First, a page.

Journalism professors at colleges and universities, including the University of Alabama, did not appreciate ESPN play-by-play announcer Brent Musburger's observation during last Monday's BCS championship game telecast that Alabama quarterback A.J. McCarron's girlfriend, a former Miss Alabama, was beautiful.
Sue Carter, a professor of journalism at Michigan State, told the The New York Times it was "extraordinarily inappropriate to focus on an individual's looks," and that Musburger's comments were a "major personal violation." Carter made these comments even though Katherine Webb, whose beauty Musburger praised, has said she was flattered by the comments. Webb's father, who one presumes would be the most upset had Musburger's comments crossed a line, said the media was being unfair to Musburger and said Musburger deserves "a break."
Musburger will return to the airwaves on Monday for ESPN's "Big Monday" college basketball broadcast.
“In this instance, the appearance of the quarterback’s girlfriend had no bearing on the outcome of the game. It’s a major personal violation, and it’s so retrograde that it’s embarrassing," Carter, the journalism professor, said. "I think there’s a generational issue, but it’s incumbent on people practicing in these eras to keep up and this is not a norm.”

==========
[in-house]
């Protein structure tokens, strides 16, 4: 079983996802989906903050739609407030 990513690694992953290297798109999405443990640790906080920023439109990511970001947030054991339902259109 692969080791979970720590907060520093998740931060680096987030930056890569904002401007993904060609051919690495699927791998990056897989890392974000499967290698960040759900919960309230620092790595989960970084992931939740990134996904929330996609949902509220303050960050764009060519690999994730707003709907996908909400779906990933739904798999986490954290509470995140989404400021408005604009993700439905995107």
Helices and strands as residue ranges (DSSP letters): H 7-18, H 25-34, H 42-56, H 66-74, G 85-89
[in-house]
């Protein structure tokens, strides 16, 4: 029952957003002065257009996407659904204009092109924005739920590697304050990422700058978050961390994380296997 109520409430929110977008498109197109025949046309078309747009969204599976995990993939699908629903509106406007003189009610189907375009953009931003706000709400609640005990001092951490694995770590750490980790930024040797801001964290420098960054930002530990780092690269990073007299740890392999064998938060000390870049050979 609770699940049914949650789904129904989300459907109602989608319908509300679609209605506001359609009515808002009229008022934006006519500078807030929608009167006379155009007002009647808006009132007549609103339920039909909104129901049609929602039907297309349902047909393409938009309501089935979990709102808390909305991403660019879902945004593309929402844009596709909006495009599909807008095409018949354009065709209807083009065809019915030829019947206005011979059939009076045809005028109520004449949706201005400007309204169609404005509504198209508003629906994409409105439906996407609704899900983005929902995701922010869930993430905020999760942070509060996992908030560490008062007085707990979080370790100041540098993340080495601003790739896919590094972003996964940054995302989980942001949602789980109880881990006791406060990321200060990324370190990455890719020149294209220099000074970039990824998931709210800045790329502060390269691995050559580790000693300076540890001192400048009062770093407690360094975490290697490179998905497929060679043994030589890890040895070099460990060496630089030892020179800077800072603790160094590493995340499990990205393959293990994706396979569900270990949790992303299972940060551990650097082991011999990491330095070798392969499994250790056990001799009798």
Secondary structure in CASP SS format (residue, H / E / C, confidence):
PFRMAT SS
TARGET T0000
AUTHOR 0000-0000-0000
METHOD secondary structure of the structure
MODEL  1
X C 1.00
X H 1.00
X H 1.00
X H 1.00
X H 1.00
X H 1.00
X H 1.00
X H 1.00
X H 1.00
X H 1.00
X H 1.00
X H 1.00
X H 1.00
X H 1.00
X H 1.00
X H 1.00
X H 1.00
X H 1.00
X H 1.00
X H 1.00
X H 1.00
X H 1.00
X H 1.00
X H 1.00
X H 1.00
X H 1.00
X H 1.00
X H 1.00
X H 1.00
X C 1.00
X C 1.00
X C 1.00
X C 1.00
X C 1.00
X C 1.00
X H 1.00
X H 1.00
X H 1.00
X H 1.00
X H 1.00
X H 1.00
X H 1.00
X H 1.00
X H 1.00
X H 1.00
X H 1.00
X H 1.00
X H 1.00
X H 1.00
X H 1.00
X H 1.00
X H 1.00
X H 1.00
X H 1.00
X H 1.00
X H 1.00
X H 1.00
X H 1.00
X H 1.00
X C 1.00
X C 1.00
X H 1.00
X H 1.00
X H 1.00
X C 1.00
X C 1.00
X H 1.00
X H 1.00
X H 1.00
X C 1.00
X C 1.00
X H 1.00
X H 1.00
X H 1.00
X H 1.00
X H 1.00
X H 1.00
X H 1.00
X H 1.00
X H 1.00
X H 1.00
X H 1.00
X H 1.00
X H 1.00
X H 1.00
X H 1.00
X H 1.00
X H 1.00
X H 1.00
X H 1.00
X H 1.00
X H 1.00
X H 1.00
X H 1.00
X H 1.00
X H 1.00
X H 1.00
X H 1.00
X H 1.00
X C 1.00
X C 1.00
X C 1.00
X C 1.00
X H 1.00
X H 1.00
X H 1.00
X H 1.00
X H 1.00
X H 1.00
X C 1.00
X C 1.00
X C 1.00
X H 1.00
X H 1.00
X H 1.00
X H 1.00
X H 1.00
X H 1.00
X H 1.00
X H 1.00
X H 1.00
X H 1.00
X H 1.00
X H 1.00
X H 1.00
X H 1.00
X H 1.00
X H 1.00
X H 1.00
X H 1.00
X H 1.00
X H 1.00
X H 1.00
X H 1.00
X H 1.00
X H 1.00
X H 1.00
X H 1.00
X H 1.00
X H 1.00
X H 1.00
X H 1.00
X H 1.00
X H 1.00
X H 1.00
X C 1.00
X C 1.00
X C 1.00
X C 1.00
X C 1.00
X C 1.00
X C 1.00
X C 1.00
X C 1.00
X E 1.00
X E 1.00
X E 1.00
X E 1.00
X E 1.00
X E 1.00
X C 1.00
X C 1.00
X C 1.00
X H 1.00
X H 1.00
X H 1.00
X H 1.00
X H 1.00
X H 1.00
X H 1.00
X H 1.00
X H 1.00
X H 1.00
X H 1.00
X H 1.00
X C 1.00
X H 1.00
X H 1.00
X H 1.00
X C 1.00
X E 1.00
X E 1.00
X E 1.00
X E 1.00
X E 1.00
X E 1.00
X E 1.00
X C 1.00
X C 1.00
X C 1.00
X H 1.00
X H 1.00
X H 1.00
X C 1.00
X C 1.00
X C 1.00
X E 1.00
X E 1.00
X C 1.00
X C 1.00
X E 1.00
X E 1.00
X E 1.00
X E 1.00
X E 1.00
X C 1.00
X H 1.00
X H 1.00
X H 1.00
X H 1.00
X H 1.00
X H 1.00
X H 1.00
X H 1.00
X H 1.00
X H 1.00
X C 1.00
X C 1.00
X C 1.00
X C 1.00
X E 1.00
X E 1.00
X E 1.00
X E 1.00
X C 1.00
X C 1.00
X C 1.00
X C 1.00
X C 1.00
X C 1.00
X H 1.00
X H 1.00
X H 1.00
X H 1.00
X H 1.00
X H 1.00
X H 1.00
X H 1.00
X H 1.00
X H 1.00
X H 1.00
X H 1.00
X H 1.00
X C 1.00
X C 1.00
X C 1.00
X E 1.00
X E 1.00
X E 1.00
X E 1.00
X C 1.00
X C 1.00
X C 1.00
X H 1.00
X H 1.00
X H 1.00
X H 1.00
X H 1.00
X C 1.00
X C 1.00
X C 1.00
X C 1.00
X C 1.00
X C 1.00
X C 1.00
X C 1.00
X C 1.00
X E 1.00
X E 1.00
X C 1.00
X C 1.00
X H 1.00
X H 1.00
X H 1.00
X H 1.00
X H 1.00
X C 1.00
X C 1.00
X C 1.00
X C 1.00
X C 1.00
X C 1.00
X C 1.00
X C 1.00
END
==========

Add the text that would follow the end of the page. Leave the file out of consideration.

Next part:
Because of politically correct sentiment like this, ESPN issued an apology last Tuesday. Musburger, though, did not.
Carter said because "sports has been such a male-dominated domain, he obviously felt license and privilege and he’s been able to do that for years."
She added: "But the masculine aspect of sports is changing.”
Other liberals quoted by the Times were outraged that Musburger would assert that "every man should, and that every boy should try to be a football hero to get such a gorgeous woman."
Jennifer Greer, who chairs the journalism department at the University of Alabama, said she will be using Musburger's remarks "as an example in our classes when we talk about journalists and sensitivity to issues" and feels the outrage over Musburger's comments represented "progress" that society has made on gender issues.
"Football is a male domain,” Greer said. “And the role that women play even in the journalistic respect is in the supportive role, the mom, the hot girlfriend, the sideline reporter. They’re accepted in this world, but in particular roles. It reinforces this stereotype of the hot model girlfriend attached to a quarterback and the maleness of sports that is hard for serious female athletes.”